The surplice really should cover the entire length of the cassock – just like a bishops rochet and the alb.

    The tippet is called also called a preaching scarf, not a stole, and whilst they look simlar they are not actually related at all. The tippet originally was connected to the academic hood, but over the years, hoods (in the UK at least) got smaller and the tippet was disconnected from the hood and became two separate peices.

    I do the same as Alison and step into my cassock with the bottom half of the buttons already done up. Its fine for me as the cassock is my everyday dress!!!


  3. Great blog post. You definitely have a good sense of humor. By the way, what about the rochet and chimere for bishops? You mentioned the purple cassock here as well as the miter in part 4, why not go over the rochet and chimere? As for occasions for choir dress, does it also include clergy who are at the Eucharist but not celebrating it (including preaching the sermon)?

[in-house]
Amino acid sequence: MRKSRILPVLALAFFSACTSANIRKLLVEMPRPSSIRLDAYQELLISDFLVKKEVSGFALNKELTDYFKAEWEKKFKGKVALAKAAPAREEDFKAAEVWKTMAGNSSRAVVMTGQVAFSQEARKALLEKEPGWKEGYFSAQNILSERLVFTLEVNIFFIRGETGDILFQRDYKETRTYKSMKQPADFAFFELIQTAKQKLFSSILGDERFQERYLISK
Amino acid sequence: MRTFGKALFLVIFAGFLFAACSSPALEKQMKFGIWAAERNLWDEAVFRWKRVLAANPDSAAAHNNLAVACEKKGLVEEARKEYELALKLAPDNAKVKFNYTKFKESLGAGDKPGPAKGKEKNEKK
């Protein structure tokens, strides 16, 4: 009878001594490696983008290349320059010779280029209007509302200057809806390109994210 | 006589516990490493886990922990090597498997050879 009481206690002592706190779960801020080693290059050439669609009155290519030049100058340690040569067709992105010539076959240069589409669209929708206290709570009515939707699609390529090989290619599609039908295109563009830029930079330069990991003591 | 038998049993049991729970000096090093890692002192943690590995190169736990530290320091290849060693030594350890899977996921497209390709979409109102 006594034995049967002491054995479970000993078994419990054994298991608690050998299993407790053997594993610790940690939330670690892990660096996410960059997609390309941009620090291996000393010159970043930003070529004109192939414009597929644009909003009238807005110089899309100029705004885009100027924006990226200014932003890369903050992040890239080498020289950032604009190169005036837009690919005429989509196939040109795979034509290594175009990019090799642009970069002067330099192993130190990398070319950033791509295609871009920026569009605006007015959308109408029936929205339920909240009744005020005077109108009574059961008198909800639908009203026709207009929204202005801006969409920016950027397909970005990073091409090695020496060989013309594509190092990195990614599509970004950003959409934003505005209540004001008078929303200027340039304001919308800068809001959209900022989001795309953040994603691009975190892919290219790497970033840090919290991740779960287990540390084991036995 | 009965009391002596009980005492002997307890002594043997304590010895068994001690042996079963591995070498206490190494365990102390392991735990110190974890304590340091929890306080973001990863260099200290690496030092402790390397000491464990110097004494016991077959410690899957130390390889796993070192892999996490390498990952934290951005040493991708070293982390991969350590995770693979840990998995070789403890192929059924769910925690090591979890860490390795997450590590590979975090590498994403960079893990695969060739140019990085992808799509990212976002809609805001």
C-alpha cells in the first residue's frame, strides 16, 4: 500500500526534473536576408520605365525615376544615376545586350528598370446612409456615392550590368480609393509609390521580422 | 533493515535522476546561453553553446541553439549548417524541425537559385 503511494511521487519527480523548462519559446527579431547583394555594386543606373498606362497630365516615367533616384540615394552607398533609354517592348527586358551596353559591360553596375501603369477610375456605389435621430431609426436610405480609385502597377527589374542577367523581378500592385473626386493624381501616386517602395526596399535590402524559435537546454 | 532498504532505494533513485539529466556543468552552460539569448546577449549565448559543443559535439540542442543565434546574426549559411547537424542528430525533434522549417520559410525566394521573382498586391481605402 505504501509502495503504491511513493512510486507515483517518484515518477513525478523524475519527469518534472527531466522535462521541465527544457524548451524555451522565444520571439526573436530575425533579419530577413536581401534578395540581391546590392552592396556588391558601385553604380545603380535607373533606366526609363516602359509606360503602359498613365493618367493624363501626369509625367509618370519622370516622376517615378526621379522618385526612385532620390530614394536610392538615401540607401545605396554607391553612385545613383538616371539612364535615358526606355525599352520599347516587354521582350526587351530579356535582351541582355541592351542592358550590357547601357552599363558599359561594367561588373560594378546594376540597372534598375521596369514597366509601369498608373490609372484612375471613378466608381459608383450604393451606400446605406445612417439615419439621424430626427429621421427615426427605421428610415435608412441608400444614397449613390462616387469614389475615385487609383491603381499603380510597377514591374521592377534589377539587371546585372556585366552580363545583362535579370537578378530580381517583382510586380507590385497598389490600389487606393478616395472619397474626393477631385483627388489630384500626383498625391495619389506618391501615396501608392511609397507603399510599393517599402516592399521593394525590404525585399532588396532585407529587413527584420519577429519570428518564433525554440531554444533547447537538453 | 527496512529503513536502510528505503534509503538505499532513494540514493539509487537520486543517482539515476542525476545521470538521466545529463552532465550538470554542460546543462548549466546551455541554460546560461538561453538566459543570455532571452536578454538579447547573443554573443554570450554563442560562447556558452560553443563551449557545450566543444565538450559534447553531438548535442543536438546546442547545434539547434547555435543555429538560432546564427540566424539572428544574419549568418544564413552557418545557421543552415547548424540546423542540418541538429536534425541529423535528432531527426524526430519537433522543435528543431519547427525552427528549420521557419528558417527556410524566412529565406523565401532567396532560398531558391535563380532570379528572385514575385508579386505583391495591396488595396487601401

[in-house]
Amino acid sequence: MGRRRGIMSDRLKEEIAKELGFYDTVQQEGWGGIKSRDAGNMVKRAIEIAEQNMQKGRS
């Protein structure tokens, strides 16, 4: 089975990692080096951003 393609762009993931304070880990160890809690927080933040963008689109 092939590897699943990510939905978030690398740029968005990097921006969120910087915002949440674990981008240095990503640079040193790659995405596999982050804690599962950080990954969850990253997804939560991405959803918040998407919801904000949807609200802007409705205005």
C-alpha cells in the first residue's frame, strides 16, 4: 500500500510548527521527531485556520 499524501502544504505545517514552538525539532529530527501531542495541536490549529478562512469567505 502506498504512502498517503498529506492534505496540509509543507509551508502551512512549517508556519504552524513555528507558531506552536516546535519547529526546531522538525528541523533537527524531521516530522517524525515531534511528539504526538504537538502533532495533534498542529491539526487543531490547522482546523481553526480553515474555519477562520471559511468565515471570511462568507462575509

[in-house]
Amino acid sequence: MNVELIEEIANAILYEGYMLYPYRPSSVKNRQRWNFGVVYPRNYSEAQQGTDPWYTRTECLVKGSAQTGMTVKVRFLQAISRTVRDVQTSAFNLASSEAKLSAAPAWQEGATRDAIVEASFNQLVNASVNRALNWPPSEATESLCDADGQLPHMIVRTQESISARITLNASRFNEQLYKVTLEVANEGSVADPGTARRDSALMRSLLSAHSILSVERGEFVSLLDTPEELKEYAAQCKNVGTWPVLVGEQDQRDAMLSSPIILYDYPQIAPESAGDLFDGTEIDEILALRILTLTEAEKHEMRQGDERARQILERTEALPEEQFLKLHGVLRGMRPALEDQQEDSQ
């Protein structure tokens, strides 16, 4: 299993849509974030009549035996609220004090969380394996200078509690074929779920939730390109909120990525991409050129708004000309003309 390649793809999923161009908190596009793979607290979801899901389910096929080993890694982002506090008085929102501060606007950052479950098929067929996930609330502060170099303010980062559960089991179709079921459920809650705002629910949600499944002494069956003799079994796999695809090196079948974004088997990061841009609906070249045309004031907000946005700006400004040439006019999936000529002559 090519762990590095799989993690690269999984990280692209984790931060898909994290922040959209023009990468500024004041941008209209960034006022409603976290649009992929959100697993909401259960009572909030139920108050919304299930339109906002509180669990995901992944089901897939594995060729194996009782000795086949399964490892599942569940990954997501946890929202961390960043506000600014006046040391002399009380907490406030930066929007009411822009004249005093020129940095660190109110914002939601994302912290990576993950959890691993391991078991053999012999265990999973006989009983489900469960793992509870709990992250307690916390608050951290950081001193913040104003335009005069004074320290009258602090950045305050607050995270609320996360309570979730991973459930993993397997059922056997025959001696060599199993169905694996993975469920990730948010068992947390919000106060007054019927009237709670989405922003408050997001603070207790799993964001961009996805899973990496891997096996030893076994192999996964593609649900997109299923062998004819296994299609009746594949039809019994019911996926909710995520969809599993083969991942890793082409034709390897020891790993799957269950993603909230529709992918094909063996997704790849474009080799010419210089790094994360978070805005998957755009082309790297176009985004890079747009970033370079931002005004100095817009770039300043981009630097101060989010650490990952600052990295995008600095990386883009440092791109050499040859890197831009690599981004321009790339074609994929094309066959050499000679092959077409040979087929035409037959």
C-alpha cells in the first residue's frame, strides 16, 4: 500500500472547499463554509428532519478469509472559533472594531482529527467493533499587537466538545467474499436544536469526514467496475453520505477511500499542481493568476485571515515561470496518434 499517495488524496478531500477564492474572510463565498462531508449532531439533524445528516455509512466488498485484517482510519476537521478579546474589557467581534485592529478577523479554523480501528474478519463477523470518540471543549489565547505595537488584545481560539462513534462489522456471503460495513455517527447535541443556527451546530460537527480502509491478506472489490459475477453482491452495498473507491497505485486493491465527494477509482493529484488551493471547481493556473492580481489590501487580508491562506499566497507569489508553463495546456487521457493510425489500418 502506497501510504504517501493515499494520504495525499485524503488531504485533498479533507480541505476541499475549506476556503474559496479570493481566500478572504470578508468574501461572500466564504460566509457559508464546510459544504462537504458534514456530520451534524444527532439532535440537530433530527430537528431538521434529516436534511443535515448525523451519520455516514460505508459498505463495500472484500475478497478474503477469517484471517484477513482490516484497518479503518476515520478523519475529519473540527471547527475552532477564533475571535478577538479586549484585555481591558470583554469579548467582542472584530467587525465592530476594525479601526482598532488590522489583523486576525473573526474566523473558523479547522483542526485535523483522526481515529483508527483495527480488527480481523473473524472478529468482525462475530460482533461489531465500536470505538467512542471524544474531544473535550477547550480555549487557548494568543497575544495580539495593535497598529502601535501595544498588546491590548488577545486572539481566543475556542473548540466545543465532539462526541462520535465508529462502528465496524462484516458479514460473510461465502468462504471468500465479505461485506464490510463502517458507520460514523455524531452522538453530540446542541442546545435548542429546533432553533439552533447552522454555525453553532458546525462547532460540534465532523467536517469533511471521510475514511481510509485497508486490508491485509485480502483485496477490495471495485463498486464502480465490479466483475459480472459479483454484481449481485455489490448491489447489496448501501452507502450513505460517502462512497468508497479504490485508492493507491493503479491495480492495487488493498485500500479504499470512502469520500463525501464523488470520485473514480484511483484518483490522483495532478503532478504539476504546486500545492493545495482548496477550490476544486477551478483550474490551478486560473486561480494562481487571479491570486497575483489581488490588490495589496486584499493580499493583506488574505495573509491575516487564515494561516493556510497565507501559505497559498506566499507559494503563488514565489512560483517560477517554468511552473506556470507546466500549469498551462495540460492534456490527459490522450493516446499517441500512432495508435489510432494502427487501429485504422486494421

1. Good point on the rochet and chimere! I’ll have to do an update sometime.

      As for choir dress for non-celebrating clergy at the Eucharist, this custom seems to vary so much by region (and even by parish) that I’m hesitant to make any pronouncements about it … although one of my favorite parts of any ordination is looking around the processional to see who has chosen to deliberately ignore the vesting instructions from the bishop. “Just wear an alb and a red stole? Hmph. I’ll show you, buddy. [digs out lace alb] I’LL SHOW YOU.”